TTTT – Take Time To Talk

Take Time To TalkA Buddhist scripture states that “the voice does the Buddha’s work.” The voice has the power to convey one’s compassion for another.

No matter how much you care, the sentiment alone will not communicate itself. When your thoughts and feelings are conveyed in words, your voice will have the immense power to move another person’s heart.

Talking things through, in a compassionate and understanding manner, can solve any situation if both parties reciprocate. Of course, a one sided conversation cannot solve anything, but when people open their hearts to one another, we have the power to move mountains.

If there is a situation in your life, something that has perhaps been present for longer than is healthy or constructive for all those concerned, take time to sit and talk. In a state of calm mindfulness, with the willingness to listen to, and understand the point of view of the others concerned, resolution may be reached sooner than any of you dreamed possible.

Cirque du Sunday

DIY was never meant to be like thisWhether it was the full on family evening on Friday and Saturday, too much fine food and wine, the unrelenting fun of being surrounded by loved ones, or just a combination of them all, we may never know. Suffice to say that by eight o’clock tonight, B and I were pooped.

It’s interesting to compare our viewpoints about the ‘productivity’ of our weekends. I guess we measure them using totally different scales. My scale measures fun, doing things with the family, children, grandchildren, pets etc. B’s scale measures the number of items remaining on the refurb to-do list.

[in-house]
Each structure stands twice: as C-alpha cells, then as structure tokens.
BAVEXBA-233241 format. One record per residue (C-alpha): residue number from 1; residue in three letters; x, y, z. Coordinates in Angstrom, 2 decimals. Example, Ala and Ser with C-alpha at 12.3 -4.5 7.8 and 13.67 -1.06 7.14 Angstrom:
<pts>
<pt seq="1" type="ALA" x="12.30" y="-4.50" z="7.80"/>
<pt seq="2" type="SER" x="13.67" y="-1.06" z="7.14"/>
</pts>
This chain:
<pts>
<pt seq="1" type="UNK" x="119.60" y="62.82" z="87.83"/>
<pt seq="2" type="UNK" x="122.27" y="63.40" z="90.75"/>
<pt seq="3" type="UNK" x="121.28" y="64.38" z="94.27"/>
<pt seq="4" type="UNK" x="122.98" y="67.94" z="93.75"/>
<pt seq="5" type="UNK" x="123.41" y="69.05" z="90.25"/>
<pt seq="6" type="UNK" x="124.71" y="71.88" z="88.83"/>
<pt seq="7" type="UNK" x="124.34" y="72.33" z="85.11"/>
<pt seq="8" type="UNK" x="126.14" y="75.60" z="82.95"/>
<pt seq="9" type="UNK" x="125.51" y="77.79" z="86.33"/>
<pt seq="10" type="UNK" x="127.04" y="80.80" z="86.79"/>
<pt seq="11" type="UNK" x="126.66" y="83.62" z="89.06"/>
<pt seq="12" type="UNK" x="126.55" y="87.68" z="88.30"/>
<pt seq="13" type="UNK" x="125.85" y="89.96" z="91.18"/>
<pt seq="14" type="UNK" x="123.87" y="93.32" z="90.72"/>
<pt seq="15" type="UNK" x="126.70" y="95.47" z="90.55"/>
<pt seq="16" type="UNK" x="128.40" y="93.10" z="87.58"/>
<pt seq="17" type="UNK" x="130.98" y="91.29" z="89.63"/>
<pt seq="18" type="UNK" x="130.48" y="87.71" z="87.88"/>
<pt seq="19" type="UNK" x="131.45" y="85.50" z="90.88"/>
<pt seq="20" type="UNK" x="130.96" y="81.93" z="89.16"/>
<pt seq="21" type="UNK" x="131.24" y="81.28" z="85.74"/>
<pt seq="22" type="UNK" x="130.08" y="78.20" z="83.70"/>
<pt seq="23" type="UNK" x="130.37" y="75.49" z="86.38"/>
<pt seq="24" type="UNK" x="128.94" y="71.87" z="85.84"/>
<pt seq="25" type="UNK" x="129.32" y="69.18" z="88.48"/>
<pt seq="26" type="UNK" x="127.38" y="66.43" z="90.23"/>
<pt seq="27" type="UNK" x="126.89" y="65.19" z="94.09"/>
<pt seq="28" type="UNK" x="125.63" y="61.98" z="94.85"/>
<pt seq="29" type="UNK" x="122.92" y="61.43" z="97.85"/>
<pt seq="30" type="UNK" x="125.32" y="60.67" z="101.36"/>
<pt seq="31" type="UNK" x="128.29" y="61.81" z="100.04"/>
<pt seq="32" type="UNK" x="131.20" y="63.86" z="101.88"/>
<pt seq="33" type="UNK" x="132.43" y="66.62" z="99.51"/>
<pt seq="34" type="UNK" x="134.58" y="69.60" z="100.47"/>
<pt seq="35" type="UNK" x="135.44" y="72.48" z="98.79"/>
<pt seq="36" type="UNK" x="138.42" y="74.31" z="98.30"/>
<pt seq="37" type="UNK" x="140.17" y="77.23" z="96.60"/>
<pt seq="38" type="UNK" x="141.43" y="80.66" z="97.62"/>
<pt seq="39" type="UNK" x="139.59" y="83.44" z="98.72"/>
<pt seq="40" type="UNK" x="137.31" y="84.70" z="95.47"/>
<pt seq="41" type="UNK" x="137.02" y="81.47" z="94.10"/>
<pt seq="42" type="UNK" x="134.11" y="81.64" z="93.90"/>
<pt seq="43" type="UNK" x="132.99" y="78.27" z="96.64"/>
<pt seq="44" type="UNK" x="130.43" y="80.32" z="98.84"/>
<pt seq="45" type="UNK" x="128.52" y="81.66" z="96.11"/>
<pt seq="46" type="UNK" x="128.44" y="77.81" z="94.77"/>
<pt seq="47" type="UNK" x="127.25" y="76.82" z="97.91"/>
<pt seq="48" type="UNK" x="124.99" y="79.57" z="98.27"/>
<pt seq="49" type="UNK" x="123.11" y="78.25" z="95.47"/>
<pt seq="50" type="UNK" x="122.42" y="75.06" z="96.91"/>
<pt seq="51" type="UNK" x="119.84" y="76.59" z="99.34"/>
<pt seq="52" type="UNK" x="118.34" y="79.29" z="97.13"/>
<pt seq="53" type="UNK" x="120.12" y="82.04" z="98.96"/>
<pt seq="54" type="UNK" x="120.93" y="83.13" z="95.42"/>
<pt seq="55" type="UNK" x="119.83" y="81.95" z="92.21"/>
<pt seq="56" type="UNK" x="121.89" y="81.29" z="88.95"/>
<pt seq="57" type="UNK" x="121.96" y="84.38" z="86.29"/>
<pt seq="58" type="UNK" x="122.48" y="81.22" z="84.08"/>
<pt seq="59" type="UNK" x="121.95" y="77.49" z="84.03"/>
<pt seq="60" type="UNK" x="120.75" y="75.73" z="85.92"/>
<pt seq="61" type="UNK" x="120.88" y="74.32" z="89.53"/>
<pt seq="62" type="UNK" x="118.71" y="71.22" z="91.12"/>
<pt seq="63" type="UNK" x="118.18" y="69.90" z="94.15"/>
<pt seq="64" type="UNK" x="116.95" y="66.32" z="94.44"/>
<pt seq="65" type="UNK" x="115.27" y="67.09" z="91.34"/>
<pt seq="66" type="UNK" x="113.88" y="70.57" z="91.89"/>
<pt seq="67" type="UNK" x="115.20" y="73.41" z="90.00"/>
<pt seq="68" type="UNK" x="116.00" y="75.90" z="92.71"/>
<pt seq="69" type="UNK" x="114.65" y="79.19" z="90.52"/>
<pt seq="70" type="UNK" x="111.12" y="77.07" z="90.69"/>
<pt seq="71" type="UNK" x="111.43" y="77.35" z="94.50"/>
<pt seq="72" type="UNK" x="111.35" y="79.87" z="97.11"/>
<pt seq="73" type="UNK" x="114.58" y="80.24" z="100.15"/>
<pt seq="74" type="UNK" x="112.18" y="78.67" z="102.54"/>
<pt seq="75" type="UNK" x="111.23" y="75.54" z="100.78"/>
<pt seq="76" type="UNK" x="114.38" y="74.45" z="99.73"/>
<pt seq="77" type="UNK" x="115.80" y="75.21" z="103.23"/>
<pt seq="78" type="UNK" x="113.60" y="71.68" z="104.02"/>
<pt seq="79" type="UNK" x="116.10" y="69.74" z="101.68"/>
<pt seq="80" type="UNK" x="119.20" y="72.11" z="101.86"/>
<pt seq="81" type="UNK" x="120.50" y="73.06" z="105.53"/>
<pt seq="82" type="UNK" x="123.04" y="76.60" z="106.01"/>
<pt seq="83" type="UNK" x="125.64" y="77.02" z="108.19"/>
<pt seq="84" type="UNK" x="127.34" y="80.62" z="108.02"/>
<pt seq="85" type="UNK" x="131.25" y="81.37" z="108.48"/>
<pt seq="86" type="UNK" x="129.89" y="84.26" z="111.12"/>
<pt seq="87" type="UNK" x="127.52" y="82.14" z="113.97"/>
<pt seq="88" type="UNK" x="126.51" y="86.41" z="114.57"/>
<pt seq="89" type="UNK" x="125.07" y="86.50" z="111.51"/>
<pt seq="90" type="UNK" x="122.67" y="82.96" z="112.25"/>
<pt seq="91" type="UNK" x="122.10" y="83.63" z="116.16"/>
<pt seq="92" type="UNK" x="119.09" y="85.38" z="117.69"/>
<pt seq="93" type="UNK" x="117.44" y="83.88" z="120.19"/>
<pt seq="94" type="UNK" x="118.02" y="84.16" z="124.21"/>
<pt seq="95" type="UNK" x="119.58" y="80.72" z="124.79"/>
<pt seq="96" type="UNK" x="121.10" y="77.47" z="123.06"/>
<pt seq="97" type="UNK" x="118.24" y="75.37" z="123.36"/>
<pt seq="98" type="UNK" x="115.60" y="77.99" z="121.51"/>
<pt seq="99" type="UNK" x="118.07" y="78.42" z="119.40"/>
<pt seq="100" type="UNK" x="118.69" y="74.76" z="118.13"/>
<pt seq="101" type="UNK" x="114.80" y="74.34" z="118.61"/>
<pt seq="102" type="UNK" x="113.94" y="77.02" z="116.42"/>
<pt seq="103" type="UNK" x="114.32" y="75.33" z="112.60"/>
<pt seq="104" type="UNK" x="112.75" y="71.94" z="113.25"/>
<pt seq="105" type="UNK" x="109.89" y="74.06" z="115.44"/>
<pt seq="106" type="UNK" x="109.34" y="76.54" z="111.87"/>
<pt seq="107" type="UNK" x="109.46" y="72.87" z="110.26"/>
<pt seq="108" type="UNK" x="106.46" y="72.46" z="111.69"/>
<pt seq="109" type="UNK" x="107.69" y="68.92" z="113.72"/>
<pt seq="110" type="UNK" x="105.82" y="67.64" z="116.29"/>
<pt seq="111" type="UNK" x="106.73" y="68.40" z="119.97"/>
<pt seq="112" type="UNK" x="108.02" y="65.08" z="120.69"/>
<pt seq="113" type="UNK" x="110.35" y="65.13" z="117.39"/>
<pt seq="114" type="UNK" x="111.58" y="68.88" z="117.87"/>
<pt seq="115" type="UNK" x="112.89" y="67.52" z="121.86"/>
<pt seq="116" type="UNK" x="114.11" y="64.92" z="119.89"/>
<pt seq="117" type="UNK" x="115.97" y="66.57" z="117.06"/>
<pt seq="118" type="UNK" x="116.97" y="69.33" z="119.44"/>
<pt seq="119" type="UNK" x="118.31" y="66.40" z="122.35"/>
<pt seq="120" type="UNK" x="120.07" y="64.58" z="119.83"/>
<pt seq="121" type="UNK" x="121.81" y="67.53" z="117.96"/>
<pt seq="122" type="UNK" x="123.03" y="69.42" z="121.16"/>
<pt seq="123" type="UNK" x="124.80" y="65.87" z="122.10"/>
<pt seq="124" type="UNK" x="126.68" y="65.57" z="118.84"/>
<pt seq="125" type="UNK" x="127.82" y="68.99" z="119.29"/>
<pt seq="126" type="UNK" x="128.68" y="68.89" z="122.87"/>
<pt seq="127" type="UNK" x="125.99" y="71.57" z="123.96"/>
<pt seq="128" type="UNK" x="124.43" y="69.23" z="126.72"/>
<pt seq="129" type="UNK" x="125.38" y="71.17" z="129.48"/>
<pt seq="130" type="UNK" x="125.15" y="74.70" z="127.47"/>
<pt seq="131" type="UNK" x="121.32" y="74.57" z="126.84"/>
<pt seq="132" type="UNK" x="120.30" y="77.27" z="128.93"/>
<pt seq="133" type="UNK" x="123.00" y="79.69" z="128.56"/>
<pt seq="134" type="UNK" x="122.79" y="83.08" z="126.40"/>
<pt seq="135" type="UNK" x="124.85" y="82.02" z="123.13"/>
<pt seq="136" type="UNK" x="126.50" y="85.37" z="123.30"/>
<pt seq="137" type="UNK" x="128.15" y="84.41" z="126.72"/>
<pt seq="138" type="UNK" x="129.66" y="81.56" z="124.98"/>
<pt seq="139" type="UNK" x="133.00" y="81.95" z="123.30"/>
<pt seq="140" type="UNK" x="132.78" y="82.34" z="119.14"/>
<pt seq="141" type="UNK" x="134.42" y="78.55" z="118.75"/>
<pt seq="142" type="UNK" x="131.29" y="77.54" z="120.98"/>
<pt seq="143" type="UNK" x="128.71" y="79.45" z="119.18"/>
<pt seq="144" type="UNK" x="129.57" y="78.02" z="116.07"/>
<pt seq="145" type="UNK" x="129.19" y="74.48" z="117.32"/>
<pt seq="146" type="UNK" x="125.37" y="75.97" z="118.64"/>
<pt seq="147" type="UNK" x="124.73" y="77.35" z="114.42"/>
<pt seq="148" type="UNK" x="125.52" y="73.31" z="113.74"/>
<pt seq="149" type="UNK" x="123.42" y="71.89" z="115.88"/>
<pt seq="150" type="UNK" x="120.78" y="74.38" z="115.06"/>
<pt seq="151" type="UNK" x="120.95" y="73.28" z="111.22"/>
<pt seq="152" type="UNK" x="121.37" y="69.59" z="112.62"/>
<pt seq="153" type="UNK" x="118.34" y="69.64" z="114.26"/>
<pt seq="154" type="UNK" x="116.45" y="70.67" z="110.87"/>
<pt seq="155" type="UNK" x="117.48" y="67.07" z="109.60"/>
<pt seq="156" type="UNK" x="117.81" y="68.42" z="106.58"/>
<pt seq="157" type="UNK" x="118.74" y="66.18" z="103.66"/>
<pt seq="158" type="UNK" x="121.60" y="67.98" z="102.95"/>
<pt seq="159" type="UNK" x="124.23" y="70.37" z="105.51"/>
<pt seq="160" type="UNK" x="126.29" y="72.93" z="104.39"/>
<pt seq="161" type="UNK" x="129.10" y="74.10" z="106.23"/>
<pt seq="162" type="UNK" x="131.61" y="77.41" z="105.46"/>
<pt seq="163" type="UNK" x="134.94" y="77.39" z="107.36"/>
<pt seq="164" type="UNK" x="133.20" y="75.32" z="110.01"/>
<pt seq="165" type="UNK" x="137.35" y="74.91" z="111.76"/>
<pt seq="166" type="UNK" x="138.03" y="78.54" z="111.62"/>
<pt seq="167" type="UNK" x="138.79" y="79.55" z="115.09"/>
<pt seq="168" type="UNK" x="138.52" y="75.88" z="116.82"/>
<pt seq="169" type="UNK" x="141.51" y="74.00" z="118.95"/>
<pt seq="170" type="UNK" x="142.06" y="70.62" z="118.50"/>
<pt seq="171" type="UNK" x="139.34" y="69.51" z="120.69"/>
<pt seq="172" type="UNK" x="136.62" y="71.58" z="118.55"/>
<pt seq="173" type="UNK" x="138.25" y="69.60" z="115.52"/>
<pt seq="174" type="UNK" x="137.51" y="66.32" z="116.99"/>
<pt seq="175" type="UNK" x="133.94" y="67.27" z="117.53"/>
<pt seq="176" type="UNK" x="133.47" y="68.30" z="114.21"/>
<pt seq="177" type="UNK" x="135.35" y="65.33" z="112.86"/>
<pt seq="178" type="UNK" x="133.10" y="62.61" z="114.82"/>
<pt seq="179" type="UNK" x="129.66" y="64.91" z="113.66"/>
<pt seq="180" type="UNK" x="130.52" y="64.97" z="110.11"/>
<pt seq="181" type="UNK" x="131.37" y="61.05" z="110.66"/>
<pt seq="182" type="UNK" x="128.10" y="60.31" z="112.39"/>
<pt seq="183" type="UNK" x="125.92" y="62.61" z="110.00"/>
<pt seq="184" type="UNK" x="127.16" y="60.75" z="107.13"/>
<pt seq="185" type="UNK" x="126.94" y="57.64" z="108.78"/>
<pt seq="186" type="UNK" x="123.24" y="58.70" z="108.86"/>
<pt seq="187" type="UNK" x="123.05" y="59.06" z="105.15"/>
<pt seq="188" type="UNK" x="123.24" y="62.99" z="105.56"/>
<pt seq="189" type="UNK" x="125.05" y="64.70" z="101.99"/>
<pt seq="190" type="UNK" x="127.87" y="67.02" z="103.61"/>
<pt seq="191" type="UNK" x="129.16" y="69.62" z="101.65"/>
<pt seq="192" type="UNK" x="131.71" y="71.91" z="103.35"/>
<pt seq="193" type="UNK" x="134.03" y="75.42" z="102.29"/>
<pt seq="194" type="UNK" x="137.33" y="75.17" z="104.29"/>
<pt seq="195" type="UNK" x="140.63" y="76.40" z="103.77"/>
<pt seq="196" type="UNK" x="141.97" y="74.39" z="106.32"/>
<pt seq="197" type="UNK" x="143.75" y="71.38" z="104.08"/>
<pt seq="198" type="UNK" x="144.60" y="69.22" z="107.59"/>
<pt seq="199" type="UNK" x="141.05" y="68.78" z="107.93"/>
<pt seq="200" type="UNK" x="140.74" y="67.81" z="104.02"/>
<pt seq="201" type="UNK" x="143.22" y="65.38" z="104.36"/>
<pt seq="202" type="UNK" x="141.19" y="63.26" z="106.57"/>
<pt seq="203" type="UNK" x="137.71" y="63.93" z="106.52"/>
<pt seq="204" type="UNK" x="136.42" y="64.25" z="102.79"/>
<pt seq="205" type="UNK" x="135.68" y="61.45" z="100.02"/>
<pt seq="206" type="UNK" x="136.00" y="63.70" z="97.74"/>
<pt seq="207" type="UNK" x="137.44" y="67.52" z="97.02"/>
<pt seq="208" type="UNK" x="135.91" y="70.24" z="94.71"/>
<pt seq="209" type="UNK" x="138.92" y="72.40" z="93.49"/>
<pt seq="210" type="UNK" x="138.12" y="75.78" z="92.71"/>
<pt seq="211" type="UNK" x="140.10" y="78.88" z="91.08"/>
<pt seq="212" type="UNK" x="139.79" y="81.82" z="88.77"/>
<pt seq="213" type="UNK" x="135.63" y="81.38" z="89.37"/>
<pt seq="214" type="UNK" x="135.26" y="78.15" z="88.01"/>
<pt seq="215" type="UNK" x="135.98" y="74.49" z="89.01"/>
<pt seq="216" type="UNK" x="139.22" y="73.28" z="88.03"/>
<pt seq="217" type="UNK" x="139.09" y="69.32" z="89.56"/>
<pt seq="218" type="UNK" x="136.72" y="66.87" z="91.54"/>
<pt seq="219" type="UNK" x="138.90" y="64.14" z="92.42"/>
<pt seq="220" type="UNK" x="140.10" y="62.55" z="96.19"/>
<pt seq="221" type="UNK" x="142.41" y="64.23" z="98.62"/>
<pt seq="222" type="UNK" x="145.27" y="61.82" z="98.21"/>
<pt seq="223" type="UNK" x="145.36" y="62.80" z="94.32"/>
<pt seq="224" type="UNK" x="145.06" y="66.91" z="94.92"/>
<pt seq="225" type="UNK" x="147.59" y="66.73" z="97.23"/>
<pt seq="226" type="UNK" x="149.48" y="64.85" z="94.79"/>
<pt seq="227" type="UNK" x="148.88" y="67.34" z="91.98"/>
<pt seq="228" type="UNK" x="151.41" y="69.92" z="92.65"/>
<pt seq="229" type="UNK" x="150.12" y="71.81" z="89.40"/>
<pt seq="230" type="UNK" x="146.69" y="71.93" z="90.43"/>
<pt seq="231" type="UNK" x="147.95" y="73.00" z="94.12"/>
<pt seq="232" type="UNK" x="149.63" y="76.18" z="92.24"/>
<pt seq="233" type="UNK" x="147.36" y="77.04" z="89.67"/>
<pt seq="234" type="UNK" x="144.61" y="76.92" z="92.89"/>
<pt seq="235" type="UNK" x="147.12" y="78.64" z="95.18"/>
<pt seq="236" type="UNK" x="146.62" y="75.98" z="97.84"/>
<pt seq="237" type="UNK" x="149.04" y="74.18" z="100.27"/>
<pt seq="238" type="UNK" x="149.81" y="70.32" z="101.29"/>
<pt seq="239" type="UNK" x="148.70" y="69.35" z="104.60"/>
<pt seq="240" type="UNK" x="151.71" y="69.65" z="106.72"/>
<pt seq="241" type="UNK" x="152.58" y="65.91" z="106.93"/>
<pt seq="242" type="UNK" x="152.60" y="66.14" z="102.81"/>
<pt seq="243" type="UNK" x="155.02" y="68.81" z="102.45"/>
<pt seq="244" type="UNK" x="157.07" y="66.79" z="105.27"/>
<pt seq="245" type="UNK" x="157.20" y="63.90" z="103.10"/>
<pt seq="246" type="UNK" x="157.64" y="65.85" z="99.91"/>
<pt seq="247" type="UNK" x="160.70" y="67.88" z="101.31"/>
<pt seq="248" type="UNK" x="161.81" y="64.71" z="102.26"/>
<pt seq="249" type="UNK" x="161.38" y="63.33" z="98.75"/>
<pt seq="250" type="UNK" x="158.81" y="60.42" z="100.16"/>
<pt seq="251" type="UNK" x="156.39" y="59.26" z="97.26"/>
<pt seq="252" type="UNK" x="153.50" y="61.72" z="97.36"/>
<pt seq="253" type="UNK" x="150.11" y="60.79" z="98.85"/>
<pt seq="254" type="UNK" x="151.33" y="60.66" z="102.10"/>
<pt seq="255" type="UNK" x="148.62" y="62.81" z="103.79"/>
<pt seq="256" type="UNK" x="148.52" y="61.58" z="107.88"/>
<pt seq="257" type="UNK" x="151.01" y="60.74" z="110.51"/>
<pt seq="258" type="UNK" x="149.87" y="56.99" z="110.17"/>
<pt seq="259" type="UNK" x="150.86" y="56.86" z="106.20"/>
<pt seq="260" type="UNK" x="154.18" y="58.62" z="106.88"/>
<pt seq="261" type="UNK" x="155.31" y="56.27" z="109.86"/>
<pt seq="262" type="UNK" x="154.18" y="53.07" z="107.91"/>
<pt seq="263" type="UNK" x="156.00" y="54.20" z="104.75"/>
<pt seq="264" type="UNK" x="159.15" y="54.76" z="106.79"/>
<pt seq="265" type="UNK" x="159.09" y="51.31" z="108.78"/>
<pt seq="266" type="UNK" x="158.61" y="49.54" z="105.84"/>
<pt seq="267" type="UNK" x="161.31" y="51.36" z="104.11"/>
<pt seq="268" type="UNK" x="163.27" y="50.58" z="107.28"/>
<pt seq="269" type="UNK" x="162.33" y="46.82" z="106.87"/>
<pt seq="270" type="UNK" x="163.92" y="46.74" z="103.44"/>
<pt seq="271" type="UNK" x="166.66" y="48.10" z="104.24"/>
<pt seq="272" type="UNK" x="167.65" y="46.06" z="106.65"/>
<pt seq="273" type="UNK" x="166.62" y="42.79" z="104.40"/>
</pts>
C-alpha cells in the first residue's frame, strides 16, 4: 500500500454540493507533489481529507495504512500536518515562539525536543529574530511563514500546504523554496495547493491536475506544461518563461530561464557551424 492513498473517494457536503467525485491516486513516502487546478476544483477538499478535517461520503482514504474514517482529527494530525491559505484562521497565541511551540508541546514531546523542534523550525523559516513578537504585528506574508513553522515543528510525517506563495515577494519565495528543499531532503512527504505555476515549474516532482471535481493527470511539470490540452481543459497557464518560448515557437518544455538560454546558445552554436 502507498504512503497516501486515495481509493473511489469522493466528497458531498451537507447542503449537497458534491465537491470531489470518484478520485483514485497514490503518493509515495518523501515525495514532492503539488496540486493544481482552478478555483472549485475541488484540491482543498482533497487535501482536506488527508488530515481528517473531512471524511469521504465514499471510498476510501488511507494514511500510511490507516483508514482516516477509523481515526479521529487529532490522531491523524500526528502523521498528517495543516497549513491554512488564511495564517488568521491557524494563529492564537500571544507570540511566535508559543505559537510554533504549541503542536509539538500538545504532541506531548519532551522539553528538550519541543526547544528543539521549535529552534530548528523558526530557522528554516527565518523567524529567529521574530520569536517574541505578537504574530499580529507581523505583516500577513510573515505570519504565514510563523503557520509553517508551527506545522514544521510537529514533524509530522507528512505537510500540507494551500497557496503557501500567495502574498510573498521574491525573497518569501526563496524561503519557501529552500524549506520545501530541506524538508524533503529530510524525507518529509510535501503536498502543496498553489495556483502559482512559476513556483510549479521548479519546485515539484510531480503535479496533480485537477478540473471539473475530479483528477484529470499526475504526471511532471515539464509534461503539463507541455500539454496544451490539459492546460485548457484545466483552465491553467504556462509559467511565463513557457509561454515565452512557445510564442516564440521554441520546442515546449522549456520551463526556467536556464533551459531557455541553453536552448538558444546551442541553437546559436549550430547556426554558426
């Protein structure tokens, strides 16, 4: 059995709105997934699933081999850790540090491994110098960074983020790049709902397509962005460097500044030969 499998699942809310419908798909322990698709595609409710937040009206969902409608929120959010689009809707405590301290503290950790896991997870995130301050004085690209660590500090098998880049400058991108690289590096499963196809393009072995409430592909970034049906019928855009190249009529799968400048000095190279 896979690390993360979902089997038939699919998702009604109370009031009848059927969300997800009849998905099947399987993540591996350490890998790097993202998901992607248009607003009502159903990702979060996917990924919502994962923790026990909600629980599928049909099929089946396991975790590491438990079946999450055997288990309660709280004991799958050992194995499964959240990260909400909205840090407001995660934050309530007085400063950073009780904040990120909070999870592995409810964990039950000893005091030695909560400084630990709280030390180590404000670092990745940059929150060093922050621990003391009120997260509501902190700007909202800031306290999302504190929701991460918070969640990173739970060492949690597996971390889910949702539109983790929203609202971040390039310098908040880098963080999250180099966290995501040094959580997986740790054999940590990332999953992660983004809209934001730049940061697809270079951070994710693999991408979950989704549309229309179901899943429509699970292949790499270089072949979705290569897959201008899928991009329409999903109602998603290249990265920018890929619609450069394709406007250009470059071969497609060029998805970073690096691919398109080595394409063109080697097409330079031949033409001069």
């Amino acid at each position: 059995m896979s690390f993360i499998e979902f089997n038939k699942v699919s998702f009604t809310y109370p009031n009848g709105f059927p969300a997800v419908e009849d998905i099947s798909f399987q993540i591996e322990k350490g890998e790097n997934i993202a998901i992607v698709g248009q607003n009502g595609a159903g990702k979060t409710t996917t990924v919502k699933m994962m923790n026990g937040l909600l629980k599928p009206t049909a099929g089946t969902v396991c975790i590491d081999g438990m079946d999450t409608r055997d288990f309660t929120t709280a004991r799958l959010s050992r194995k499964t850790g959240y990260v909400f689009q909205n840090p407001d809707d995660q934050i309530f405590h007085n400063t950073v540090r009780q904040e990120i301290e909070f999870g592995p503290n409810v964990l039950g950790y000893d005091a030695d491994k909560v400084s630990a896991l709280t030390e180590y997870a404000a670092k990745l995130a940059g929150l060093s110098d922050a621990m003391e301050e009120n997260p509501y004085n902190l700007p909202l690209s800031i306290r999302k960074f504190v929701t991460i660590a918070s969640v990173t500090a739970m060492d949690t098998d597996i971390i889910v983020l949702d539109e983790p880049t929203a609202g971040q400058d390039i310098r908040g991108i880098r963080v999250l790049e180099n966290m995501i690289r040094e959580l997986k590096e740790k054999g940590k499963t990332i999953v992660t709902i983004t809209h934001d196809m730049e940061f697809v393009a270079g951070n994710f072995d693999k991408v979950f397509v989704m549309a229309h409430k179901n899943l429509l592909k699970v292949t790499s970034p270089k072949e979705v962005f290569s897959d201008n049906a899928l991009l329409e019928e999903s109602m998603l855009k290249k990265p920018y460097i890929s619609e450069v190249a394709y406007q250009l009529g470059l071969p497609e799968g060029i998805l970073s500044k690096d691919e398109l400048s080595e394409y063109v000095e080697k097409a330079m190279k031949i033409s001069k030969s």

Now it’s true to say that both scales return valid measurements, but comparing them is like comparing apples and aardvarks. Suffice to say, having spent most of the afternoon and evening fixing pictures, mirrors, smoke detectors and the like in their allotted places, I was keen to call it a day.

B, on the other hand, could only see the remaining list of tasks. To her eyes, the list just got longer and longer, and each weekend smacked of failure when the number of completed jobs failed to meet expectations. It was clear that my capitulation was not universally welcome. A compromise was urgently required.

A nutty little problem, that of re-hanging a pair of cupboard doors, handily placed over the stairs, was the subject of said compromise. B had ‘threatened’ to refit them herself, but in my eyes, that was far too dangerous. We had no ladder short enough to get into the house that would, once positioned, be long enough to reach the cupboard. A conundrum wrapped in an enigma.

I won’t go into too much detail, in an attempt to protect the squeamish, but the initial stages of the re-fit were accomplished using a combination of a step ladder, a chair and a motley selection of wooden battens. The task alone was simplicity itself, but the position of the cupboard made it nigh on impossible.

However, in an admirable partnership of trust, skill, strength and, may I say, not a little daring-do, we completed the job with B sitting on my shoulders, whilst I leant out over the stairs in a push-up like pose, on tip-toe on the top step and supporting us both with my hands on a cross beam under the cupboard. We could easily have been mistaken for an act from Cirque du Soleil, except for the lack of spandex and greasepaint.

So the cupboard is again complete, the task list has reduced by one, B is safe and sound and harmony has once again descended upon The Cottage. Compromise, dialogue and acceptance of another’s viewpoint are all the ingredients required for a peaceful outcome. It’s just a shame a few more international leaders don’t try it.

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